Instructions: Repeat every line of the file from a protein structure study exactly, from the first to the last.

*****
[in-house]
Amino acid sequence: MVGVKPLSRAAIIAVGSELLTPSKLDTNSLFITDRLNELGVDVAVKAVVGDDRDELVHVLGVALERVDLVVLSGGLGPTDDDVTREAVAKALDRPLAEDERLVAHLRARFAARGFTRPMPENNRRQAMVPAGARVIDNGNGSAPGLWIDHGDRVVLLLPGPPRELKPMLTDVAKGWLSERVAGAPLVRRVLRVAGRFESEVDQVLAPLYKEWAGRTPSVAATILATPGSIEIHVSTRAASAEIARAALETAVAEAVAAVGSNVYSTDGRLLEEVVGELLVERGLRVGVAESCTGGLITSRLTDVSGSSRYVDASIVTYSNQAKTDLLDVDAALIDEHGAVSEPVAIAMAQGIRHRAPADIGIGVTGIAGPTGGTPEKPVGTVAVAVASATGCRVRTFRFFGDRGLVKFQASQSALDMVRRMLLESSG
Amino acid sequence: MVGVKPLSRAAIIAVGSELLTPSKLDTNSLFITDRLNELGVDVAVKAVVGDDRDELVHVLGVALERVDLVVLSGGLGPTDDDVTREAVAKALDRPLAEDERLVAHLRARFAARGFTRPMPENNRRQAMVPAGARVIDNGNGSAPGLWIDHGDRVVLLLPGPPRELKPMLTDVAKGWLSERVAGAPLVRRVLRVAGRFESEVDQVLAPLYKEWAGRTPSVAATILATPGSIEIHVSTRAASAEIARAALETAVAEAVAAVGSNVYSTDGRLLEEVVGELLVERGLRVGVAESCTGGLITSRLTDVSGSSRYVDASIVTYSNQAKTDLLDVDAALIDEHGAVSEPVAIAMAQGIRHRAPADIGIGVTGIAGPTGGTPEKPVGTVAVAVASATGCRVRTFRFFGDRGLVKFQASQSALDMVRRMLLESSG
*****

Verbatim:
[in-house]
Amino acid sequence: MVGVKPLSRAAIIAVGSELLTPSKLDTNSLFITDRLNELGVDVAVKAVVGDDRDELVHVLGVALERVDLVVLSGGLGPTDDDVTREAVAKALDRPLAEDERLVAHLRARFAARGFTRPMPENNRRQAMVPAGARVIDNGNGSAPGLWIDHGDRVVLLLPGPPRELKPMLTDVAKGWLSERVAGAPLVRRVLRVAGRFESEVDQVLAPLYKEWAGRTPSVAATILATPGSIEIHVSTRAASAEIARAALETAVAEAVAAVGSNVYSTDGRLLEEVVGELLVERGLRVGVAESCTGGLITSRLTDVSGSSRYVDASIVTYSNQAKTDLLDVDAALIDEHGAVSEPVAIAMAQGIRHRAPADIGIGVTGIAGPTGGTPEKPVGTVAVAVASATGCRVRTFRFFGDRGLVKFQASQSALDMVRRMLLESSG
Amino acid sequence: MVGVKPLSRAAIIAVGSELLTPSKLDTNSLFITDRLNELGVDVAVKAVVGDDRDELVHVLGVALERVDLVVLSGGLGPTDDDVTREAVAKALDRPLAEDERLVAHLRARFAARGFTRPMPENNRRQAMVPAGARVIDNGNGSAPGLWIDHGDRVVLLLPGPPRELKPMLTDVAKGWLSERVAGAPLVRRVLRVAGRFESEVDQVLAPLYKEWAGRTPSVAATILATPGSIEIHVSTRAASAEIARAALETAVAEAVAAVGSNVYSTDGRLLEEVVGELLVERGLRVGVAESCTGGLITSRLTDVSGSSRYVDASIVTYSNQAKTDLLDVDAALIDEHGAVSEPVAIAMAQGIRHRAPADIGIGVTGIAGPTGGTPEKPVGTVAVAVASATGCRVRTFRFFGDRGLVKFQASQSALDMVRRMLLESSG